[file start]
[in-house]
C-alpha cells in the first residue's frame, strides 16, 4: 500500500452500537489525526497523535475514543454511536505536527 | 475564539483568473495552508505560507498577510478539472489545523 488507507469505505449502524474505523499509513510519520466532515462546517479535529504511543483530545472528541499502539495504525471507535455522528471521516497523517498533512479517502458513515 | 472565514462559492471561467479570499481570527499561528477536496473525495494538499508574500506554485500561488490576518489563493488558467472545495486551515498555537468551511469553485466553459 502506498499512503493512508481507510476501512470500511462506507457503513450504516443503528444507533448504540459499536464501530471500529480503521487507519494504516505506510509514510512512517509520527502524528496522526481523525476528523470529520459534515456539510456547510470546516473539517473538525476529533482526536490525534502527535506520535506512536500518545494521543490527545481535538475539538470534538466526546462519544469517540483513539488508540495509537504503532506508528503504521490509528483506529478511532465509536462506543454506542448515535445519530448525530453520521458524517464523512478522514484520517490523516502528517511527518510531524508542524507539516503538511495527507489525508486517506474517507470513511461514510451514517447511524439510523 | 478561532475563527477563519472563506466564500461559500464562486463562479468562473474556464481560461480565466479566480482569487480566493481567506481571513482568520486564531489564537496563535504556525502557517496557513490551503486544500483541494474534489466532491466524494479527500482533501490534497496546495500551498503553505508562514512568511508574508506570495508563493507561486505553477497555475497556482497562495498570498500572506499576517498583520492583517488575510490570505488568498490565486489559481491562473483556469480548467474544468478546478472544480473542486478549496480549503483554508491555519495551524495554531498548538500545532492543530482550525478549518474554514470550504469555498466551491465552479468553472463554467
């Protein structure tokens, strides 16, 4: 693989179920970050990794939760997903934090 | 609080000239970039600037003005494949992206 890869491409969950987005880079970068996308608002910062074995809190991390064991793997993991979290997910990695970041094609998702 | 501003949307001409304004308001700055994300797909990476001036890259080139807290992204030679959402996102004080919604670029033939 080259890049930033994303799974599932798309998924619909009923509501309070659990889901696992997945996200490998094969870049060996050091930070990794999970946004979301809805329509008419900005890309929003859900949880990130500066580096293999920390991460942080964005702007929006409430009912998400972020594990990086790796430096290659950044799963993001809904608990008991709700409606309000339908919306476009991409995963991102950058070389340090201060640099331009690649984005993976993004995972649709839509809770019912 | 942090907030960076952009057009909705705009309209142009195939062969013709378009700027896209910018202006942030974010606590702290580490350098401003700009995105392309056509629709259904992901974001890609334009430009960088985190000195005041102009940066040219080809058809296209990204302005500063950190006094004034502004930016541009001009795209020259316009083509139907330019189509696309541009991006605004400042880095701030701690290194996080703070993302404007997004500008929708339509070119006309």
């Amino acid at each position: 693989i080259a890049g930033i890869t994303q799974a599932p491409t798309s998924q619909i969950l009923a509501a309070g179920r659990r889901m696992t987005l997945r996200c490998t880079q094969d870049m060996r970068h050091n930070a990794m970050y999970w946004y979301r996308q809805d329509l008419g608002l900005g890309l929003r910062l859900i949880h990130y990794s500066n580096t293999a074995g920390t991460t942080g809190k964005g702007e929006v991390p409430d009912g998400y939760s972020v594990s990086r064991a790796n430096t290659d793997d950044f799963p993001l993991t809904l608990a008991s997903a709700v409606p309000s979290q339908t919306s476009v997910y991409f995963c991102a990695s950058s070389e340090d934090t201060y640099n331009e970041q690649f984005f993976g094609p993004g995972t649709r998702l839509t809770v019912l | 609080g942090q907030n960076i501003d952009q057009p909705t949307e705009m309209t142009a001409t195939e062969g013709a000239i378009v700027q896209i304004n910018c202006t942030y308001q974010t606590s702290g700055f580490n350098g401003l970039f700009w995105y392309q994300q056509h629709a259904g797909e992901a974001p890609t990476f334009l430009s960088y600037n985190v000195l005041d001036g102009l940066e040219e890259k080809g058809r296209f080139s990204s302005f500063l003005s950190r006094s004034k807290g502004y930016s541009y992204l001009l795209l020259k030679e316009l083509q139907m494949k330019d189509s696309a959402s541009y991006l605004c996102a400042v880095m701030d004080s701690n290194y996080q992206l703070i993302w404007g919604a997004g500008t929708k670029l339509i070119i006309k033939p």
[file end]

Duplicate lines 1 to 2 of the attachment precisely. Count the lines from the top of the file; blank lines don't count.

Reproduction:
[in-house]
C-alpha cells in the first residue's frame, strides 16, 4: 500500500452500537489525526497523535475514543454511536505536527 | 475564539483568473495552508505560507498577510478539472489545523 488507507469505505449502524474505523499509513510519520466532515462546517479535529504511543483530545472528541499502539495504525471507535455522528471521516497523517498533512479517502458513515 | 472565514462559492471561467479570499481570527499561528477536496473525495494538499508574500506554485500561488490576518489563493488558467472545495486551515498555537468551511469553485466553459 502506498499512503493512508481507510476501512470500511462506507457503513450504516443503528444507533448504540459499536464501530471500529480503521487507519494504516505506510509514510512512517509520527502524528496522526481523525476528523470529520459534515456539510456547510470546516473539517473538525476529533482526536490525534502527535506520535506512536500518545494521543490527545481535538475539538470534538466526546462519544469517540483513539488508540495509537504503532506508528503504521490509528483506529478511532465509536462506543454506542448515535445519530448525530453520521458524517464523512478522514484520517490523516502528517511527518510531524508542524507539516503538511495527507489525508486517506474517507470513511461514510451514517447511524439510523 | 478561532475563527477563519472563506466564500461559500464562486463562479468562473474556464481560461480565466479566480482569487480566493481567506481571513482568520486564531489564537496563535504556525502557517496557513490551503486544500483541494474534489466532491466524494479527500482533501490534497496546495500551498503553505508562514512568511508574508506570495508563493507561486505553477497555475497556482497562495498570498500572506499576517498583520492583517488575510490570505488568498490565486489559481491562473483556469480548467474544468478546478472544480473542486478549496480549503483554508491555519495551524495554531498548538500545532492543530482550525478549518474554514470550504469555498466551491465552479468553472463554467